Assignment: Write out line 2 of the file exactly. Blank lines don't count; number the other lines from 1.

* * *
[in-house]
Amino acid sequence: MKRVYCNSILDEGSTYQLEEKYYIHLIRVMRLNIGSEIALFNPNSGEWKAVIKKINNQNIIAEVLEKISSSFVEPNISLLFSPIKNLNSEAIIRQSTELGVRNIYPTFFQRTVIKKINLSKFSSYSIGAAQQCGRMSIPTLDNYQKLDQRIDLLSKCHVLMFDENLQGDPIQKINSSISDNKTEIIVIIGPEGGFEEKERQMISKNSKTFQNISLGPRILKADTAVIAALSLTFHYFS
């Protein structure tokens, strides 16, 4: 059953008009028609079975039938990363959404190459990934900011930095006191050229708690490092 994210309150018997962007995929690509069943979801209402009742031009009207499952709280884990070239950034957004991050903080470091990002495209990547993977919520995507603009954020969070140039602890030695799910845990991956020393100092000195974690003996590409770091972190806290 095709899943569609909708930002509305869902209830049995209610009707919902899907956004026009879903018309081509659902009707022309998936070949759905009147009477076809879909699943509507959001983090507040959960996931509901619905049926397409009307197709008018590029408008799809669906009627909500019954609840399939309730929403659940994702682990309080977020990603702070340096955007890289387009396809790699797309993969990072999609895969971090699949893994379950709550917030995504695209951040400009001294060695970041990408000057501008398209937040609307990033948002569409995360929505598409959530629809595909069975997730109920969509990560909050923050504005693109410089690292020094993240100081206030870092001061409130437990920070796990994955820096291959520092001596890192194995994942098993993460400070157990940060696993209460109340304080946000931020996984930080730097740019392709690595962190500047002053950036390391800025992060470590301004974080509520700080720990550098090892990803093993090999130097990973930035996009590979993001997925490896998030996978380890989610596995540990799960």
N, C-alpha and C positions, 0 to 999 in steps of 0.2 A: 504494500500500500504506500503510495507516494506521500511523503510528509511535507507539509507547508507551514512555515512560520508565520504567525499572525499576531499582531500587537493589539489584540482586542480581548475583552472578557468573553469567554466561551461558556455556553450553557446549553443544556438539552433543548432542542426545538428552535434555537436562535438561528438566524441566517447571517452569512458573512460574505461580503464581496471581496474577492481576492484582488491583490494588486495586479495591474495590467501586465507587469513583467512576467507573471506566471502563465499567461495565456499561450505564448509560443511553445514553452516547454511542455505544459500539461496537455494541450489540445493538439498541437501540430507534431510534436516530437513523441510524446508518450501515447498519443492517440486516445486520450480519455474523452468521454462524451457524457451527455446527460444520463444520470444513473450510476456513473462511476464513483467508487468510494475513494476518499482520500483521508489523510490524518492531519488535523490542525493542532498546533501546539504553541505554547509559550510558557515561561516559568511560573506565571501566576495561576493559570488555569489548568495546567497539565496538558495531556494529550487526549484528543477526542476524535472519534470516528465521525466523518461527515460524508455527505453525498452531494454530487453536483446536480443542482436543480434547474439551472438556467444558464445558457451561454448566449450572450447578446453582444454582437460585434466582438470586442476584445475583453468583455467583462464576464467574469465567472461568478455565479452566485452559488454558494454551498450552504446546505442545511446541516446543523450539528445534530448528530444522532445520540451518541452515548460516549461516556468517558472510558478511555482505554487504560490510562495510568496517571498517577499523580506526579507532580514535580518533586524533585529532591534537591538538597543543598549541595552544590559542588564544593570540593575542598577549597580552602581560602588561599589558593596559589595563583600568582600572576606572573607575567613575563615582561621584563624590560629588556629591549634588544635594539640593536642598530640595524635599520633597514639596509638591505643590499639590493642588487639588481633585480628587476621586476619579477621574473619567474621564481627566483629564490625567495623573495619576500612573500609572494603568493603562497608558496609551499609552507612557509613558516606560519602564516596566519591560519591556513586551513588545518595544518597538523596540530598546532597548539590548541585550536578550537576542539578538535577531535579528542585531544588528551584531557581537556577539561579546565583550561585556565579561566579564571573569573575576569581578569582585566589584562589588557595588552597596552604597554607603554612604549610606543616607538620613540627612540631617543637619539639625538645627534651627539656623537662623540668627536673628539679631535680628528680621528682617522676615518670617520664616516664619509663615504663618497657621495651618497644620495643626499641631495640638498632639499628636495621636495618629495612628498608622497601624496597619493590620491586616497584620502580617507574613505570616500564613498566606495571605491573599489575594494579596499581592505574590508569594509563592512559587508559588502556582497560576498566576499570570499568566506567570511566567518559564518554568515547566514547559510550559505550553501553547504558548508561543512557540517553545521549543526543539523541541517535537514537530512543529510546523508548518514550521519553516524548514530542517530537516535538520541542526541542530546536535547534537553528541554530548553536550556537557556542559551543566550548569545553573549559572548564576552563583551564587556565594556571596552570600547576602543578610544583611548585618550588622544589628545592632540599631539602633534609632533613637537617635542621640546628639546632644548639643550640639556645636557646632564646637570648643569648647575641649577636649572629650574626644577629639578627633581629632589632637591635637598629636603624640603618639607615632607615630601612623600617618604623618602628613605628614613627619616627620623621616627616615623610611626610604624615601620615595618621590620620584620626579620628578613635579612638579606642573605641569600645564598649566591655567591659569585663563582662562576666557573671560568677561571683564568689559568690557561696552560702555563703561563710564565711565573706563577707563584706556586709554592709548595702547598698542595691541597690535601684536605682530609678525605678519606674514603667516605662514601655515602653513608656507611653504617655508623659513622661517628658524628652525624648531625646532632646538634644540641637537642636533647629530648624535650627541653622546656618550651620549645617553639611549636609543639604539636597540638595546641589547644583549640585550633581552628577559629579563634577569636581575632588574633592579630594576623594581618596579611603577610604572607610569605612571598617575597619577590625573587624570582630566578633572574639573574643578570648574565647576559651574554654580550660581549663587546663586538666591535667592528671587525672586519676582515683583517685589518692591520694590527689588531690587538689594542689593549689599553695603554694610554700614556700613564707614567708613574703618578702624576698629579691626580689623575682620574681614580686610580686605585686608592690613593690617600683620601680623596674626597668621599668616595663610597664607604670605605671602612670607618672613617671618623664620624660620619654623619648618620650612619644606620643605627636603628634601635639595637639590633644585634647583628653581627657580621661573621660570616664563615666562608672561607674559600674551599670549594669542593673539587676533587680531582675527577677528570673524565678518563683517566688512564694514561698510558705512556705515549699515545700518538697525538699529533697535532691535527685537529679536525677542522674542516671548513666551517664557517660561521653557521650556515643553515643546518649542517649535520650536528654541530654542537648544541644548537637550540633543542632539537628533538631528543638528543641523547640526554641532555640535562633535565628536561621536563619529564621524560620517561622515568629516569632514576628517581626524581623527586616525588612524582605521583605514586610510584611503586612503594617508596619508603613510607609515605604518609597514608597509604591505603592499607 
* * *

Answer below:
Amino acid sequence: MKRVYCNSILDEGSTYQLEEKYYIHLIRVMRLNIGSEIALFNPNSGEWKAVIKKINNQNIIAEVLEKISSSFVEPNISLLFSPIKNLNSEAIIRQSTELGVRNIYPTFFQRTVIKKINLSKFSSYSIGAAQQCGRMSIPTLDNYQKLDQRIDLLSKCHVLMFDENLQGDPIQKINSSISDNKTEIIVIIGPEGGFEEKERQMISKNSKTFQNISLGPRILKADTAVIAALSLTFHYFS